The matzo ball soup orders will just have to wait, along with the pastrami sandwiches, the house special "coddies" and the camaraderie that were all parts of the Suburban House Restaurant on Reisterstown Road. A fire there late Wednesday shut down the restaurant and with it a chunk of Pikesville's social life.
"This was like the neighborhood 'Cheers'," said Connie Benny, who has been working there as a server for about 10 years. "Everybody knew everybody else. It was like a big social gathering."
She was standing behind the restaurant Thursday afternoon as fire investigators and insurance estimators went through the mess that remained after the two-alarm fire burned out a storage area and left the restaurant heavily damaged by smoke and water. The back lot was strewn with charred chairs, steam trays, the remains of a heating duct.
Customers had been turning up all day, having heard the bad news or showing up as usual for a meal only to find the front windows boarded up and a heap of blackened debris on the sidewalk.
Alan and Lois Elkin, co-owners of Advance Business Systems, got the word from their daughter while in Ocean City. "We've been there so often there's a regular table waiting for us," Lois Elkin said.
Sherrie Becker, executive director of the Pikesville Chamber of Commerce, said she reserves a special place for the restaurant's matzo ball soup, which she considers "the best in town," and the "coddies" - cakes of cod and potato that go nicely with crackers and mustard.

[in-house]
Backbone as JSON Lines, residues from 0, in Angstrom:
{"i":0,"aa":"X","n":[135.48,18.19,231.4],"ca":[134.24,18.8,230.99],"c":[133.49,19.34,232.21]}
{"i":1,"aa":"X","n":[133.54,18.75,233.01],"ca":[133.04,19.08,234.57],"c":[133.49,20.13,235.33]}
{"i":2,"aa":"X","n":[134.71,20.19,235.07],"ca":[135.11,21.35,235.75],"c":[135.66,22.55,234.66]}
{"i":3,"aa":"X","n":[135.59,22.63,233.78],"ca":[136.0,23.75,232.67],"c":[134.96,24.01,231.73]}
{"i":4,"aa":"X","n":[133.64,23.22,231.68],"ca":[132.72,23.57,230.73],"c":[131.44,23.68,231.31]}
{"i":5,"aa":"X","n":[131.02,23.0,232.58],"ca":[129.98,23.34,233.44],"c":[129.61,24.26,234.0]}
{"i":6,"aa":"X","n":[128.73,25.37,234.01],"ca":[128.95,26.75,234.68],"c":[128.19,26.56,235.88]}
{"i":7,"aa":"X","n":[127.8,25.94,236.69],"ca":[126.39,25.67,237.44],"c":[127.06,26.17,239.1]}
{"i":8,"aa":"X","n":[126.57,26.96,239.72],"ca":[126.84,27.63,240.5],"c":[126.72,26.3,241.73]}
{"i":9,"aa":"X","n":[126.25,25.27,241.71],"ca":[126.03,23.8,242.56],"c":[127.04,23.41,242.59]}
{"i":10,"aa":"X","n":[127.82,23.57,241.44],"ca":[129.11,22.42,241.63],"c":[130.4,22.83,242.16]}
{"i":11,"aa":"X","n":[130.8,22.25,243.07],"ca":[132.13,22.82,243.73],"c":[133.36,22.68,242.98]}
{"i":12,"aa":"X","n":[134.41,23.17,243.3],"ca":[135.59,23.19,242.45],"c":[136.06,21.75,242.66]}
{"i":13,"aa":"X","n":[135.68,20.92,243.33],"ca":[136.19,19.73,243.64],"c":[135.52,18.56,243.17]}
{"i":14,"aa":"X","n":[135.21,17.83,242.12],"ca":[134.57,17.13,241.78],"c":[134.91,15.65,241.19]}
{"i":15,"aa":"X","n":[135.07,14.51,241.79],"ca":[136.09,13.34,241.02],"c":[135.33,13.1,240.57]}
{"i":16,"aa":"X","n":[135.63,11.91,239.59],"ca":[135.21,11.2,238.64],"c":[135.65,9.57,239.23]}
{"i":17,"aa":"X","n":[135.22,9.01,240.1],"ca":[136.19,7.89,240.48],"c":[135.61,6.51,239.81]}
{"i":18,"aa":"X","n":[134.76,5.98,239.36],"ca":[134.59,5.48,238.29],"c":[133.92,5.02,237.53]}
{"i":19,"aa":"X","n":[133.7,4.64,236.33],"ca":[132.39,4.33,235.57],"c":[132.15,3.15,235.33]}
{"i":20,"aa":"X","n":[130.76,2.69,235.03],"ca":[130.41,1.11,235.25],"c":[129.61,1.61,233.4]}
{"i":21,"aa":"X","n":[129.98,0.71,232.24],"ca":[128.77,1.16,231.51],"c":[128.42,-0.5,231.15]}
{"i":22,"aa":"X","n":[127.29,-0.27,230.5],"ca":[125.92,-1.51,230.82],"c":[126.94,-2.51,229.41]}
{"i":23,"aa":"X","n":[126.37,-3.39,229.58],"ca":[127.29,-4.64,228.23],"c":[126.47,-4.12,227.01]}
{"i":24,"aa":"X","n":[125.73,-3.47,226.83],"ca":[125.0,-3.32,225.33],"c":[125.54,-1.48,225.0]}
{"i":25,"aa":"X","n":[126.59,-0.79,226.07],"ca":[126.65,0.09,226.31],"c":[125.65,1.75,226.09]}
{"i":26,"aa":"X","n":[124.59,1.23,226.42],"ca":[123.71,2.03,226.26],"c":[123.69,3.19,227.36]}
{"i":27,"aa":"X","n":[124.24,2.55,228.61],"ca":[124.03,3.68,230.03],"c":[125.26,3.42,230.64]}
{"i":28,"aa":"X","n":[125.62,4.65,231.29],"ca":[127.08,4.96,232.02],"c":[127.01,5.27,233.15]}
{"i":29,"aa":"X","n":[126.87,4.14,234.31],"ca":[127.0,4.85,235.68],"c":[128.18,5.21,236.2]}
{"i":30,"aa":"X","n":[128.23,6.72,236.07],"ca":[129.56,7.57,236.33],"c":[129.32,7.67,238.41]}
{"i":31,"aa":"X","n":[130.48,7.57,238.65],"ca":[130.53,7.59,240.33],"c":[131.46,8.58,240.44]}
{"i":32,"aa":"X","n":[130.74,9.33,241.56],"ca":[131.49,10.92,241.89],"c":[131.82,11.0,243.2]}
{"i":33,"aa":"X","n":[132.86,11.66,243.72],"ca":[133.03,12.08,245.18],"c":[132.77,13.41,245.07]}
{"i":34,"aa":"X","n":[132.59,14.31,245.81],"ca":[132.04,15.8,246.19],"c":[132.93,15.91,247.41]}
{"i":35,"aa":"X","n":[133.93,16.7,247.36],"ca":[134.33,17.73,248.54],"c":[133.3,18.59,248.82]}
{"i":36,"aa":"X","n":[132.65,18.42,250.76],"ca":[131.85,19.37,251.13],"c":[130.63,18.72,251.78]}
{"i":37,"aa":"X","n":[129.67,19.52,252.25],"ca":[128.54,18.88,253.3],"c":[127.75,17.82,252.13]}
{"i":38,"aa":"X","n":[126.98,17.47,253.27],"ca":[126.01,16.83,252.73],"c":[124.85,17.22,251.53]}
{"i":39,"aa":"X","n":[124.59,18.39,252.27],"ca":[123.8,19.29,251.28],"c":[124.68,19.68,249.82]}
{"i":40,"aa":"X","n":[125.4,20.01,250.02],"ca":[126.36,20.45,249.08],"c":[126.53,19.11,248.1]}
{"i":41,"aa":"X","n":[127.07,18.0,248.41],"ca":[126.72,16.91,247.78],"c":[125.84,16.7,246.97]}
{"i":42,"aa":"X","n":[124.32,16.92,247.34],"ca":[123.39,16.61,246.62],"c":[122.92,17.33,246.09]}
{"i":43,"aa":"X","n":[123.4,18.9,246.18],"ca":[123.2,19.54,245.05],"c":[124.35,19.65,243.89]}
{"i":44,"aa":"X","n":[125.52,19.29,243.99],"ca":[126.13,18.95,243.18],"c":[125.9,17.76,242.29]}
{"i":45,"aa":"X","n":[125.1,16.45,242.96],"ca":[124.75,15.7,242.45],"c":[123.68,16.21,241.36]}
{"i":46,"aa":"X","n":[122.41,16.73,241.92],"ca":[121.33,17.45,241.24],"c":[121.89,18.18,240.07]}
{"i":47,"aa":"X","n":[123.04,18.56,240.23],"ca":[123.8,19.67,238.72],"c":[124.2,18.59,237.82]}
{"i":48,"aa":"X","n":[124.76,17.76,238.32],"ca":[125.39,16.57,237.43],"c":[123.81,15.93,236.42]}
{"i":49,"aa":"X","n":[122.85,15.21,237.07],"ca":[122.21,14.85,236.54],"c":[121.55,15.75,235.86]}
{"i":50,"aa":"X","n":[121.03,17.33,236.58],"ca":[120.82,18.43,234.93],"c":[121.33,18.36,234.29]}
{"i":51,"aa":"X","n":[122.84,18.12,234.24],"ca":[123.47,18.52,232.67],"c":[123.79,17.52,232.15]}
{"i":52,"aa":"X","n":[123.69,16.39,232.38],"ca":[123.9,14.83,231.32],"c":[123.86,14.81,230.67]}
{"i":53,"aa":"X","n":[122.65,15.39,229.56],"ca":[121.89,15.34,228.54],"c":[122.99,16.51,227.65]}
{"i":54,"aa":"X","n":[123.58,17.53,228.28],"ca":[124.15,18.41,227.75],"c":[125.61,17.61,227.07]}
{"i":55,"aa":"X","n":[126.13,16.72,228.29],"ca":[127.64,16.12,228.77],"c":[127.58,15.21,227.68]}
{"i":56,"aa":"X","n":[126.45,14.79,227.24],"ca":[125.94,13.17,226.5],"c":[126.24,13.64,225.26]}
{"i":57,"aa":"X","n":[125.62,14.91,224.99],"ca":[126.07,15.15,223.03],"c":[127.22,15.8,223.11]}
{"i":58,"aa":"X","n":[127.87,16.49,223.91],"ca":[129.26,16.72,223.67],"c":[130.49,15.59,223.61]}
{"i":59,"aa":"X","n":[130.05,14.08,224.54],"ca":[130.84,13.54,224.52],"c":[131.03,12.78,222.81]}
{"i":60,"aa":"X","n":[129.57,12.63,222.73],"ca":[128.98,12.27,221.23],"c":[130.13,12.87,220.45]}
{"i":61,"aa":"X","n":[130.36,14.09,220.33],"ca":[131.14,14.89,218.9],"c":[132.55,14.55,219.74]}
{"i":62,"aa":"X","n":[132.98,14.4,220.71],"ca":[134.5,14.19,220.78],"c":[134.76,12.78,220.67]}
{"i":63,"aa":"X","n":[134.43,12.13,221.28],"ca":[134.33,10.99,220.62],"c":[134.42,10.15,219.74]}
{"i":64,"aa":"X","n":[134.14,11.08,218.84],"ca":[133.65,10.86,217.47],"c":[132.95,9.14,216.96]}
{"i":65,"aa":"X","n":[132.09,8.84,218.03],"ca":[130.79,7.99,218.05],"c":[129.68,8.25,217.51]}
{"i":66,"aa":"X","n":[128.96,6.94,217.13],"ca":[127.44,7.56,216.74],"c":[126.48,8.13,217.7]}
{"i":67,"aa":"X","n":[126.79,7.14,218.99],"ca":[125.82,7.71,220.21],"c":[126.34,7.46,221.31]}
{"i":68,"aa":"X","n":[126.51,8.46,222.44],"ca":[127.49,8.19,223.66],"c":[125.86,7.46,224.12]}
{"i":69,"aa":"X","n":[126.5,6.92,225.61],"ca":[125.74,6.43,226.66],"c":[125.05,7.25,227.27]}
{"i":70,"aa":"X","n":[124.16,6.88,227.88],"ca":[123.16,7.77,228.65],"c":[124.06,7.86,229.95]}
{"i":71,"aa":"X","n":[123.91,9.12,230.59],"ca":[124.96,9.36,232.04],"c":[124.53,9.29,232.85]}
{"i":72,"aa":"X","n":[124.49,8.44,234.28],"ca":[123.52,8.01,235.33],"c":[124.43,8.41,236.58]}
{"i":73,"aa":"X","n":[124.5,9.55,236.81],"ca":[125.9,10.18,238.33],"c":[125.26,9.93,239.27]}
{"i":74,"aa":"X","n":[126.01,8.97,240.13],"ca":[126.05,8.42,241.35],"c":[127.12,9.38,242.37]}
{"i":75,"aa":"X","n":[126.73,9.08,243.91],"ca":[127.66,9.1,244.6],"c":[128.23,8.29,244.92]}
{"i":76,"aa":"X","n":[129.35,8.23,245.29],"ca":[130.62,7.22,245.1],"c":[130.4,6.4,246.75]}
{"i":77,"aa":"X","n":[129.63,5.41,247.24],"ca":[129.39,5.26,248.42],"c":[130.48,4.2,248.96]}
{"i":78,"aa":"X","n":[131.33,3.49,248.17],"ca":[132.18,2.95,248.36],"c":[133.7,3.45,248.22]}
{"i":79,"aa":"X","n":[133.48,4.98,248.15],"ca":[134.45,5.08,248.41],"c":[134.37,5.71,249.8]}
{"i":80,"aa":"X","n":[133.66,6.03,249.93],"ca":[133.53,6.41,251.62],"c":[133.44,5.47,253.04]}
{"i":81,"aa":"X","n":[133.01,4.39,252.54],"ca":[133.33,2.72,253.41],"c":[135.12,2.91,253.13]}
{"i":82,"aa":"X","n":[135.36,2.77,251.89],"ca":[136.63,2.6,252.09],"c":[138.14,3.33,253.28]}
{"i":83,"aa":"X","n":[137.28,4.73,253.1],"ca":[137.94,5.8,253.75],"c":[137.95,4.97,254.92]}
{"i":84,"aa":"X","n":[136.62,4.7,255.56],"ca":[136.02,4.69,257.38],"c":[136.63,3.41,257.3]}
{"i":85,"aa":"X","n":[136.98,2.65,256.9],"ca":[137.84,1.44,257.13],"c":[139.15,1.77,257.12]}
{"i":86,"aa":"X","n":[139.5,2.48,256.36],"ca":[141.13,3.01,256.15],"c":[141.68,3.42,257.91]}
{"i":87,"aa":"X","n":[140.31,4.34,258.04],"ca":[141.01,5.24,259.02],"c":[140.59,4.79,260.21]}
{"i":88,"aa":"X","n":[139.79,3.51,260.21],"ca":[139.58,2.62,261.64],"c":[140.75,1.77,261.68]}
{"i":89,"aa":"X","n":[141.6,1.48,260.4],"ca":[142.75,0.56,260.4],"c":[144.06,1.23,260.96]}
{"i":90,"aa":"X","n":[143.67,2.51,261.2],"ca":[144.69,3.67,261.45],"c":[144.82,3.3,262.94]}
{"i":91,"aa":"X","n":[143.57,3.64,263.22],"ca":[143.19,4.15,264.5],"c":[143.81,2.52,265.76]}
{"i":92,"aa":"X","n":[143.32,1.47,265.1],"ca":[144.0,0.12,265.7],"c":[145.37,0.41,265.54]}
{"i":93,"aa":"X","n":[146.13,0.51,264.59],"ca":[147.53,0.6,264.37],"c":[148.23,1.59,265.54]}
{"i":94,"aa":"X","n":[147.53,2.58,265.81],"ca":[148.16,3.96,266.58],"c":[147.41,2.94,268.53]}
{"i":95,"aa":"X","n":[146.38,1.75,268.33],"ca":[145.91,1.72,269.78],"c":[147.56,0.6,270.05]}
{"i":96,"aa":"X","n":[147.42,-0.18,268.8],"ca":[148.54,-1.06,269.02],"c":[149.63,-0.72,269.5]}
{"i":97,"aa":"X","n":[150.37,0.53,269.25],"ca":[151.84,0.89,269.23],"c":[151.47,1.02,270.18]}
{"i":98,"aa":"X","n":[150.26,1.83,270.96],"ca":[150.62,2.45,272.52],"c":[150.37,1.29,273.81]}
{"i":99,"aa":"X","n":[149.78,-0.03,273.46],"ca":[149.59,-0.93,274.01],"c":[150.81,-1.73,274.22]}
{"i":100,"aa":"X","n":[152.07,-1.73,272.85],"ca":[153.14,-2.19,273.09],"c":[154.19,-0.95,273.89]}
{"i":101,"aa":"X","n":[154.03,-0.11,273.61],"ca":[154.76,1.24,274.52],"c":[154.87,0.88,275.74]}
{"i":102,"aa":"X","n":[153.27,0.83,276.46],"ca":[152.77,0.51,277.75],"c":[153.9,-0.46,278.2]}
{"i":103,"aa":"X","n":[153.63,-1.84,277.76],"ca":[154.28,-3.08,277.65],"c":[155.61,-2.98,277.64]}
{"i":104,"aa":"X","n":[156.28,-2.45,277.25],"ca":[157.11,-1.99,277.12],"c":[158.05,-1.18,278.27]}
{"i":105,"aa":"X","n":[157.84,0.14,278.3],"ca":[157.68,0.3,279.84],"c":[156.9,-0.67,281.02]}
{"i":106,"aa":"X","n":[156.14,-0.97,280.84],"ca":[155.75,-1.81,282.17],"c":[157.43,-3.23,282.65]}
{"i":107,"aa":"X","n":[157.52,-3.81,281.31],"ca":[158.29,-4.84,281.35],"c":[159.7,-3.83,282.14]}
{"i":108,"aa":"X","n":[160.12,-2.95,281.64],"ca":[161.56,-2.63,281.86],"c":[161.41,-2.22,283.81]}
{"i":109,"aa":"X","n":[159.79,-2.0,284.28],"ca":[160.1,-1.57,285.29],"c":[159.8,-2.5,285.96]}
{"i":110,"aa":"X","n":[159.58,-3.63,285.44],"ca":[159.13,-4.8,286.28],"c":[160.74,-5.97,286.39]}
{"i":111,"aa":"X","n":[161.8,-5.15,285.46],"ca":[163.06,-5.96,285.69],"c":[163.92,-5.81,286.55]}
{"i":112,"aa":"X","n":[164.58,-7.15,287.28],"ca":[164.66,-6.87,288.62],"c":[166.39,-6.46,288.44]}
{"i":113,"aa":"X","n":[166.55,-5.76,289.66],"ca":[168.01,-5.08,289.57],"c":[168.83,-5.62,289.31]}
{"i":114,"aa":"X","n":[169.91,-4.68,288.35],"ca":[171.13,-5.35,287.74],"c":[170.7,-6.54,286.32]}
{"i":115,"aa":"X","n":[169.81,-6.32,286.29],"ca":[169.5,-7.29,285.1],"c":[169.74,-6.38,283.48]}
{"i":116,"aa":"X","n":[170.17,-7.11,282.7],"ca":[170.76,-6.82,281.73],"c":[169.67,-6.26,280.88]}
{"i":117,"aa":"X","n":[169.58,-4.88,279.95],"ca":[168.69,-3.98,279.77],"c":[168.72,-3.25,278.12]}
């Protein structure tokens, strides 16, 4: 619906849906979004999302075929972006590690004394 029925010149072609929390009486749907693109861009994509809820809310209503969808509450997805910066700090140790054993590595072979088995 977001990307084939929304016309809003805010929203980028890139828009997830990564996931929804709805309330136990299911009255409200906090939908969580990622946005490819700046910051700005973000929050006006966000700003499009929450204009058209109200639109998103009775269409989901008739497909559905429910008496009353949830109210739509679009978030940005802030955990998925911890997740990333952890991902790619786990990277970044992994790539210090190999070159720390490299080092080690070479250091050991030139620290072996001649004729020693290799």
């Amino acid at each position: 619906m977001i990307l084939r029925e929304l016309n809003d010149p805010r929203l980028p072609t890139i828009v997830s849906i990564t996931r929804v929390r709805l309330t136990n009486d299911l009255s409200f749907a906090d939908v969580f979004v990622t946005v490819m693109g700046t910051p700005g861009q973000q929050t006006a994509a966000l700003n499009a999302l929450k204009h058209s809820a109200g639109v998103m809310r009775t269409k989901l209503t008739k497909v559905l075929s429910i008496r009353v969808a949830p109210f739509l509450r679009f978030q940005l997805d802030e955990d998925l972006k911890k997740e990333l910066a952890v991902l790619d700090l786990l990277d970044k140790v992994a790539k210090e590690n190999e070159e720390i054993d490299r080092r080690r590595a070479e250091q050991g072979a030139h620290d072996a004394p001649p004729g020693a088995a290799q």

It's the sort of place where you'd expect to see customers moving from table to table, chatting as if it were a social club. For elderly customers in particular, it was a social lifeline.
"They go to the doctors, they go to Suburban House," co-owner Mark Horowitz said. "We love our elderly clientele."
His cell phone kept ringing every few minutes. He and his partner, Joseph Stowe, figured they must have had 200 calls - from customers, from businesspeople up and down Reisterstown Road and elsewhere, asking if they could help.
"The outpouring of concern has been unbelievable," Horowitz said. He and Stowe looked exhausted, having not slept much since the fire broke out about 5 p.m. Wednesday. There were about 15 customers and 20 employees in the restaurant, he said.
Soon after black smoke was spotted rolling out of the storage area, everyone hurried out. No one was hurt. In about 30 minutes, firefighters had extinguished the worst of it, said Elise Armacost, spokesperson for the Baltimore County Fire Department. She said investigators are still trying to determine the cause of the fire.
Loyal customers can take heart: the restaurant owners - who bought the place in 1984 from the brothers Sidney and Henry Cohen, who opened in the mid-1960s - intend to be reopen. "Definitely, we'll be back," Stowe said. "We're an institution."